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Never lie to your hairdresser and other truisms

Posted by Cindy Atoji Keene  April 6, 2009 01:51 PM

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Almost every hairdresser has their horror story, and Stephen Hanson is no exception.

A longtime Newbury Street stylist who is now working at Starr Hair Studio, Hanson remembers a client who broke the golden rule: never lie to your hair dresser. The blonde, who said she never colored her hair, wanted a perm, so Hanson willingly complied. Halfway through the treatment, with half her hair split and broken on the rollers, the woman confessed that she really did dye her hair. But it was too late.

“She ended up with a very short Sharon Stone hairdo, because half her hair fell off,” says Hanson. “But I kept her as a client for years, and she never lied to me again.”

Forty-something Hanson is a self-professed “flamboyant” tattooed and pierced showman who shows up for long 12-hour workdays in his longtime uniform: tight black leather and chains, topped off by cowboy boots.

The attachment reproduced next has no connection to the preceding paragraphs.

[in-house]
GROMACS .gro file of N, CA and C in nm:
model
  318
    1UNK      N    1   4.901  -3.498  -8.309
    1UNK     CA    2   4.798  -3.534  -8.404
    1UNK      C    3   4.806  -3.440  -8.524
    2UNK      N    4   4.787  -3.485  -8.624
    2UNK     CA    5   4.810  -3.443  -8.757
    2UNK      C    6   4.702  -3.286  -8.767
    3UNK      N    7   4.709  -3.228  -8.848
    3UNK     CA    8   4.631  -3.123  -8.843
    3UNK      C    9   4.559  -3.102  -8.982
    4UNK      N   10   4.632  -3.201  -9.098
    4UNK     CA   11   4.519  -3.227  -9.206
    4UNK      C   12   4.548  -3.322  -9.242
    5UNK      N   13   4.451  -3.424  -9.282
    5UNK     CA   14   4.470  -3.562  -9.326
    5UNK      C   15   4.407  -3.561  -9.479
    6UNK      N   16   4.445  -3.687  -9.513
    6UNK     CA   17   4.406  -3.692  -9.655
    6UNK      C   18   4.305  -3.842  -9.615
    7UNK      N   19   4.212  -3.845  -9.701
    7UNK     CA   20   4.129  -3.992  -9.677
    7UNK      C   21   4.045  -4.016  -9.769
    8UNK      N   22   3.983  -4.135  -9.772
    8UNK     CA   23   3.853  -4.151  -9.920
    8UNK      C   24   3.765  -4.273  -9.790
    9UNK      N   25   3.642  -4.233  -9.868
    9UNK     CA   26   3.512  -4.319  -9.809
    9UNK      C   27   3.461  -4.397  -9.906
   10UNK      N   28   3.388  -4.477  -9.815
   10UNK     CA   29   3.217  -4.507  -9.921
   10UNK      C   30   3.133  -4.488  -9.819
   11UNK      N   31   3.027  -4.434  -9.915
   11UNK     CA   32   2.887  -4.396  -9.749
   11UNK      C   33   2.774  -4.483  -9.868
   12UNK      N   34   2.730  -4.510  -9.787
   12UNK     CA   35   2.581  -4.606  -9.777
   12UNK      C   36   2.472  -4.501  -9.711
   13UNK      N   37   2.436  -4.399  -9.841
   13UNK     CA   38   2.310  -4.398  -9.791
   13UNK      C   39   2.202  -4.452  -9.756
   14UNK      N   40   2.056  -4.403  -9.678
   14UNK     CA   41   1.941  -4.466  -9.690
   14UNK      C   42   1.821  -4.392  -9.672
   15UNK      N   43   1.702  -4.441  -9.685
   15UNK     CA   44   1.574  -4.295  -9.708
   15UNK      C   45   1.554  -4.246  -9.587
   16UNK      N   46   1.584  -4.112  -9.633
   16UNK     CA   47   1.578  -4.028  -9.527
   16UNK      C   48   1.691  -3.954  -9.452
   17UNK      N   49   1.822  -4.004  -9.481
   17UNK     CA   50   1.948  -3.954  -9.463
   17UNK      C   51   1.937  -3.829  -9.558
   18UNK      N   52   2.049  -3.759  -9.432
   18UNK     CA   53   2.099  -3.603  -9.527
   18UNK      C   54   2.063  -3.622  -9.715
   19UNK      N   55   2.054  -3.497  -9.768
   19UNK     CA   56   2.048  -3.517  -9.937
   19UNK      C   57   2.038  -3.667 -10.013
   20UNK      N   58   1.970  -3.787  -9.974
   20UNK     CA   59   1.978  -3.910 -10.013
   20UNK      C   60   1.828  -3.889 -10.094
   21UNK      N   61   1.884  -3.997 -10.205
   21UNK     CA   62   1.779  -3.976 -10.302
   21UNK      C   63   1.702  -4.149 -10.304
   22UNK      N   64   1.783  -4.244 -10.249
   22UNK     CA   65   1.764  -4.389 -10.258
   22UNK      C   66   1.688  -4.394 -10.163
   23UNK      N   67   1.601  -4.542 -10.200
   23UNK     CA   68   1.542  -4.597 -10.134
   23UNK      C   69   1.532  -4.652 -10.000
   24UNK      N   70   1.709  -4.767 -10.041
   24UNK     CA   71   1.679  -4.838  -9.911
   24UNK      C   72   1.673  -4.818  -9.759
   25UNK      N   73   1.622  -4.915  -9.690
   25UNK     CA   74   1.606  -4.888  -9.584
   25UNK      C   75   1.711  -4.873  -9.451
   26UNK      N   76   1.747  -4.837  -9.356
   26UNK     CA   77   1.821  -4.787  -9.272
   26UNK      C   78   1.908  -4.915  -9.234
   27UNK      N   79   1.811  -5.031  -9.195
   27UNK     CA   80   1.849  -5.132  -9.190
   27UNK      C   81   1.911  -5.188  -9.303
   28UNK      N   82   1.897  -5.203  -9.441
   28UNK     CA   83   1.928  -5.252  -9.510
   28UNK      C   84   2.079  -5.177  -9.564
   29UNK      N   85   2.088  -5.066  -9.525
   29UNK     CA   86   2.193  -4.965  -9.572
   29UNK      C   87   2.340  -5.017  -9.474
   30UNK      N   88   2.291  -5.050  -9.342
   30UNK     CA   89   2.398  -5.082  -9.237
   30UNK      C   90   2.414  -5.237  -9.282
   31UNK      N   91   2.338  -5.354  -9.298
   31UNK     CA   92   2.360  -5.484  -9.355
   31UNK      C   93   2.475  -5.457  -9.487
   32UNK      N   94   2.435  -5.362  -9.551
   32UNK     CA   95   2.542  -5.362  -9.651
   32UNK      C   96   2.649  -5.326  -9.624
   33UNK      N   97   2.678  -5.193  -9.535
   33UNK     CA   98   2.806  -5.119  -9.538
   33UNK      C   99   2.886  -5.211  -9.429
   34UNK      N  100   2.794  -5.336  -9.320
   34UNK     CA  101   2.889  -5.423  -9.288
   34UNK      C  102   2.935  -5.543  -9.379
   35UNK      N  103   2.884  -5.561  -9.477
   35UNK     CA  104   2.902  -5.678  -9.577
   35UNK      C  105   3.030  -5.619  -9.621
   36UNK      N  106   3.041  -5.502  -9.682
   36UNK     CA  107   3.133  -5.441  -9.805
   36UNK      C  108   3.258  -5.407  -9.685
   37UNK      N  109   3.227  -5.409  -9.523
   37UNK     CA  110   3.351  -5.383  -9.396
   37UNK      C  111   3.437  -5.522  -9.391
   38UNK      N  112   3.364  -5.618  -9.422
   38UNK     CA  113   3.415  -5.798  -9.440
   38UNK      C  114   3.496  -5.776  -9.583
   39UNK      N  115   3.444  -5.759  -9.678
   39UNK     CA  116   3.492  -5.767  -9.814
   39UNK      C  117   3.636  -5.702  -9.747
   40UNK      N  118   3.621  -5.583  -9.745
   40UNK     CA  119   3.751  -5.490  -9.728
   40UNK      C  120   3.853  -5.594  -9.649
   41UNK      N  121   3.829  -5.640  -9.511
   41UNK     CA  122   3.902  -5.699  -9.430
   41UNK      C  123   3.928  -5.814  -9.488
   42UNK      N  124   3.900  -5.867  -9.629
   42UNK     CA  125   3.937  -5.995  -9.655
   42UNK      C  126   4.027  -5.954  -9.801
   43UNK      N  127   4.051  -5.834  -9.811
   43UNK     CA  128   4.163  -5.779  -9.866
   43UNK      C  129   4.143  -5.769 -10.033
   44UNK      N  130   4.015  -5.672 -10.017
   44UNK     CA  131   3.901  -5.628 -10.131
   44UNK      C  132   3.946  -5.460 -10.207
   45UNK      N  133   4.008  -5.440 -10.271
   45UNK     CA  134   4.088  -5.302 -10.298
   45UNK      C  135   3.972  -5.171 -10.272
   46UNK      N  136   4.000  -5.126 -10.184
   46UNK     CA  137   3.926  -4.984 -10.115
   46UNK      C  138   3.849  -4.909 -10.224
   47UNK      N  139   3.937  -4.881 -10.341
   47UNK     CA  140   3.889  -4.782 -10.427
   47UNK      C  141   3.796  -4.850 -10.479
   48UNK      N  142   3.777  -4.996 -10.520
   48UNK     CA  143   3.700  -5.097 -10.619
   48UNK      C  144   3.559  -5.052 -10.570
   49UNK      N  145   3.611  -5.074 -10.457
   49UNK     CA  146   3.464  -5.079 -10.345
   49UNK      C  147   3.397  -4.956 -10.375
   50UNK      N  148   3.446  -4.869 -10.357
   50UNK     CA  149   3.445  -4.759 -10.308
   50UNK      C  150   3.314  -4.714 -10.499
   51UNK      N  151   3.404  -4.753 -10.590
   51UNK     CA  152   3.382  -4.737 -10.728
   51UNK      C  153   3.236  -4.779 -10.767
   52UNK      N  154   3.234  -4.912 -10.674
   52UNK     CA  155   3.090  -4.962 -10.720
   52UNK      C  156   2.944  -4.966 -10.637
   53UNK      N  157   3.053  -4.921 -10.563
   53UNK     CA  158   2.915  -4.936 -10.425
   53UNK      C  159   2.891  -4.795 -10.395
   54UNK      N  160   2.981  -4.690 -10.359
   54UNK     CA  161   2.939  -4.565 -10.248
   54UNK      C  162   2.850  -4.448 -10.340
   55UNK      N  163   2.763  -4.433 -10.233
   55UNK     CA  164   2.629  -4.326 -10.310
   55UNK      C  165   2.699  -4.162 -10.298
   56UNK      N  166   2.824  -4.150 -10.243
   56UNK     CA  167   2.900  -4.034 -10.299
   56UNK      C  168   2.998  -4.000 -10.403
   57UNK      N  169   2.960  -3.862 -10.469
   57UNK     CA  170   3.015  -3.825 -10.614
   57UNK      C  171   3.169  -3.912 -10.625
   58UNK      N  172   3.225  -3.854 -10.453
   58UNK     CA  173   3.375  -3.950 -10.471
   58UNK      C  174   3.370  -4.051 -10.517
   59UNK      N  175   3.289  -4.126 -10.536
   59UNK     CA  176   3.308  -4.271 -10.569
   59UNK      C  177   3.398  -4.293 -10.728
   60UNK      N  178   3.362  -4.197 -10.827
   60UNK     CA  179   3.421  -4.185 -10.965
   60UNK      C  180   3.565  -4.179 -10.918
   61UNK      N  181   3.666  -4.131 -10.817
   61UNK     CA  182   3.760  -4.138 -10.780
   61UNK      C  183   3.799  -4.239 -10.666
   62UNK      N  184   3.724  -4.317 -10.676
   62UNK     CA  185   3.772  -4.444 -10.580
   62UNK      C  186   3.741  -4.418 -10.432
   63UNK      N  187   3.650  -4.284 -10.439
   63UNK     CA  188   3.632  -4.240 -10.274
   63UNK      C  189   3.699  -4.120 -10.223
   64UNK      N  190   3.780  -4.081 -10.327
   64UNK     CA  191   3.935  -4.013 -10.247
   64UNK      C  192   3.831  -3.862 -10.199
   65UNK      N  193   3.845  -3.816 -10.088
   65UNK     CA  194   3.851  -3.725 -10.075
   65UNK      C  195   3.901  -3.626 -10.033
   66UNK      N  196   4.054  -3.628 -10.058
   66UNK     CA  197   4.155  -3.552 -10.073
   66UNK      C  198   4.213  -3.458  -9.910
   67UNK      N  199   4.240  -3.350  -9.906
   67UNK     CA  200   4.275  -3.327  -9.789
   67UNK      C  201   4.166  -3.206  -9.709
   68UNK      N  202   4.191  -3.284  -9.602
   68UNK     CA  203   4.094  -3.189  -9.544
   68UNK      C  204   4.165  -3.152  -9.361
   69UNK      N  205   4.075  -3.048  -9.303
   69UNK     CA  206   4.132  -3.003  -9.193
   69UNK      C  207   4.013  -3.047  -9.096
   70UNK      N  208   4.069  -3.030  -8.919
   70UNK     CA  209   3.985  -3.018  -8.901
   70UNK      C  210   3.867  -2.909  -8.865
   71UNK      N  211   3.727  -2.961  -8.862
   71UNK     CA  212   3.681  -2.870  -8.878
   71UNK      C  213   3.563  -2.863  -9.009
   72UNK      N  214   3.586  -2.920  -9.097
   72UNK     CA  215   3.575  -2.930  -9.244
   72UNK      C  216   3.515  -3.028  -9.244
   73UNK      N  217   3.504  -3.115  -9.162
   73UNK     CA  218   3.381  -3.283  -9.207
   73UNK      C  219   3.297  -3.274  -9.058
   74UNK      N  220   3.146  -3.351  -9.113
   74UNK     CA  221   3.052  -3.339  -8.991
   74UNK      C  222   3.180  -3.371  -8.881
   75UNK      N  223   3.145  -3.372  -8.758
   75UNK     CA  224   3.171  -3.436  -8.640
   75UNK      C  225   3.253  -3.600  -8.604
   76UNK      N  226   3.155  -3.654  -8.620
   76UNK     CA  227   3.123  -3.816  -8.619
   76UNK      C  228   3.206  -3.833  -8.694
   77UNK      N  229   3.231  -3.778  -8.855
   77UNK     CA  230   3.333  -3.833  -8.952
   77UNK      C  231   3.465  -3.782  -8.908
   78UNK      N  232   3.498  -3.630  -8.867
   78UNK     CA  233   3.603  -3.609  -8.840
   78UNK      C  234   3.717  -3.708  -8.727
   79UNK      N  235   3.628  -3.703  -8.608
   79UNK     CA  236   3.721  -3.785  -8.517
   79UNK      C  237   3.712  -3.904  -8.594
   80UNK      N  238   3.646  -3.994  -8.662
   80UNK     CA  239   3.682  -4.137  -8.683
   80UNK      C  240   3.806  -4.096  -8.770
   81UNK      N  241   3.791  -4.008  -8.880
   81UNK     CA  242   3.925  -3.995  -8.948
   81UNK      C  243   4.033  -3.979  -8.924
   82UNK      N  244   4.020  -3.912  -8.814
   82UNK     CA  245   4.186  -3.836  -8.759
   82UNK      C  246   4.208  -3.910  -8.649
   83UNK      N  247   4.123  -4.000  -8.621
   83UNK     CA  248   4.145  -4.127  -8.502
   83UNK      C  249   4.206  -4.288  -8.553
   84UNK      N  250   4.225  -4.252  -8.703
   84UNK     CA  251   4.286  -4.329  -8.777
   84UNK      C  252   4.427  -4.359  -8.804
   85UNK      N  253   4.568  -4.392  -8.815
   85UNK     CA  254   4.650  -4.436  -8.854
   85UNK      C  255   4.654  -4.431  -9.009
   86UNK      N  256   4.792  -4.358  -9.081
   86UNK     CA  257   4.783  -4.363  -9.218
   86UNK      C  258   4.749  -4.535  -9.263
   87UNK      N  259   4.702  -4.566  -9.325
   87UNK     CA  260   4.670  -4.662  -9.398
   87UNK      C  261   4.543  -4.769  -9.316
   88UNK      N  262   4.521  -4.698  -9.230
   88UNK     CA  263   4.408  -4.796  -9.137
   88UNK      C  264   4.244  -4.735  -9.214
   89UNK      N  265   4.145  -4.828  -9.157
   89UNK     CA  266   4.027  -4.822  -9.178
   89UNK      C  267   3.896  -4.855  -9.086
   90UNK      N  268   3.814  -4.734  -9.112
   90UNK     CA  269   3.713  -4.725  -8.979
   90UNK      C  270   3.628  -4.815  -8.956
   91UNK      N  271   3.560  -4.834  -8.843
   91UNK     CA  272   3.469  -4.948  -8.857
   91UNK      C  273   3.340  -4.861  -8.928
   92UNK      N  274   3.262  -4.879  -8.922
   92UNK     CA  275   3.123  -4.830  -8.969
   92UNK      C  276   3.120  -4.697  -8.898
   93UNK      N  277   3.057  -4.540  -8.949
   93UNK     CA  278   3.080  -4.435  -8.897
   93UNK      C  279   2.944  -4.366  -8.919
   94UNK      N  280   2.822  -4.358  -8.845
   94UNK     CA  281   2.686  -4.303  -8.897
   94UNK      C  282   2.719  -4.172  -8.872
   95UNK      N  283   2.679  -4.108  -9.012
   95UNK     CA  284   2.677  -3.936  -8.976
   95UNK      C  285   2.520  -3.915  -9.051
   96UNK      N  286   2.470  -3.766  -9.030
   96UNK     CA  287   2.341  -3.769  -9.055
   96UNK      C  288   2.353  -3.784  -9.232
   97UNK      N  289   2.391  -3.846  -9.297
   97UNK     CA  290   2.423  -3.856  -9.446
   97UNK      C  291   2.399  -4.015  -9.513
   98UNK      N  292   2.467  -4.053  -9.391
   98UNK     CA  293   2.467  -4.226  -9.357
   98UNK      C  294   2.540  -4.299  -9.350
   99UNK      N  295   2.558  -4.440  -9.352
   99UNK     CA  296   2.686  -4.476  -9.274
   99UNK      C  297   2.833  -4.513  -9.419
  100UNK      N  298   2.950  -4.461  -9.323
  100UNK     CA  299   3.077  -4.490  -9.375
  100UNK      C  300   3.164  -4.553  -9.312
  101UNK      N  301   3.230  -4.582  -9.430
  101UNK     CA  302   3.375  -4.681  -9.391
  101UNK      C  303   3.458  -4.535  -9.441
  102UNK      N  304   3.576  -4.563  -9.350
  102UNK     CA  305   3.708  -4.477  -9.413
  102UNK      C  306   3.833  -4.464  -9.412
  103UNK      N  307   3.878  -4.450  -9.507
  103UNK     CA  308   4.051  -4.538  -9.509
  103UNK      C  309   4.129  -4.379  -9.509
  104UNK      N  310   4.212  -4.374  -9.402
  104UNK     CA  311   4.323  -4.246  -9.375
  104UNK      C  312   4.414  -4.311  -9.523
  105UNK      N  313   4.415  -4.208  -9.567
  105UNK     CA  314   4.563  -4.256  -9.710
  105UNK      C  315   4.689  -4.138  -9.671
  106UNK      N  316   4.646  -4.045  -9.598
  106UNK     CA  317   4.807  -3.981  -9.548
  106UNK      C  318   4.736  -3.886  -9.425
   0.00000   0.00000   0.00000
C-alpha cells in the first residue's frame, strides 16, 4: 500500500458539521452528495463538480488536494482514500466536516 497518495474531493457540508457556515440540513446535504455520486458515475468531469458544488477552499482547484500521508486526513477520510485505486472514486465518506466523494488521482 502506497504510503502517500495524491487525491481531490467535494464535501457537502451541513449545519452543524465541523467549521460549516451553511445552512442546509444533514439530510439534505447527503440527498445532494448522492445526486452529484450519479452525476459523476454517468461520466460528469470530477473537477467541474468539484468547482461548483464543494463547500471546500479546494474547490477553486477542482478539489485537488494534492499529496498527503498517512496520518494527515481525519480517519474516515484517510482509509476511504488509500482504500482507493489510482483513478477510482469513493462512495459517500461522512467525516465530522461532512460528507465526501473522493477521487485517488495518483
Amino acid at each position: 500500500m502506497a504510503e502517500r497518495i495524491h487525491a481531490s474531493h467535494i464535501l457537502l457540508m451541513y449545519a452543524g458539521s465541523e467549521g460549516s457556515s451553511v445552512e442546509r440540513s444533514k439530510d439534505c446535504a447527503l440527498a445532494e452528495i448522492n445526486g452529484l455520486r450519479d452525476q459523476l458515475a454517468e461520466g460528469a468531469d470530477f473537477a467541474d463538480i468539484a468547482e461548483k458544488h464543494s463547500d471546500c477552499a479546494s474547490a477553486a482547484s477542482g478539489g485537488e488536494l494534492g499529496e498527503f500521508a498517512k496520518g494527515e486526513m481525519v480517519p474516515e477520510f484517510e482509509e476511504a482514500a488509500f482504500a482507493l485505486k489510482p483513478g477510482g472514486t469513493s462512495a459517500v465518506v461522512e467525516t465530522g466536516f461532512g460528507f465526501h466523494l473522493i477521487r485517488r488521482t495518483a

In 31 years of hair styling, he estimates he’s put his scissors on more than 10,000 heads, and says he's sheared enough hair “to reach from here to the moon.” With over 700 current clients, it’s not hard to believe Hanson when he says that an established hairdresser can pull in over $250,000. And, although no career is recession proof, employment of stylists is expected to grow 12 percent to 2016.

Q: So, first let me ask your opinion on a common debate in hair styling: How old is too old for long hair?
A: I’m not the type to say that every woman over 40 should cut their hair. I have 60-year-olds with long hair and hair extensions. But if it’s long and stringy, that doesn’t look good on anyone. So I think it’s up to the individual.

Q: How did you end up as a hairdresser?
A:
Hairdressing runs in my family. I was folding towels before I could read a newspaper. My stepfather was also a hairdresser, and a very flashy figure, and he trained me, and I also trained with some of the top names in the profession. Now my two daughters, who are in their 20s, are my assistants, and are good colorists and stylists on their own.

Q: Your clients are so loyal to you – some fly in from Nantucket and even Bermuda to get their hair done. What’s your secret?
A:
It’s easier to replace your boyfriend than to replace your hairdresser. It’s like developing a relationship – your hairdresser knows your likes and dislikes; whether you’re low or high maintenance.

Q: A hairdresser is also a confidant. What are the things people have told you through the years?
A: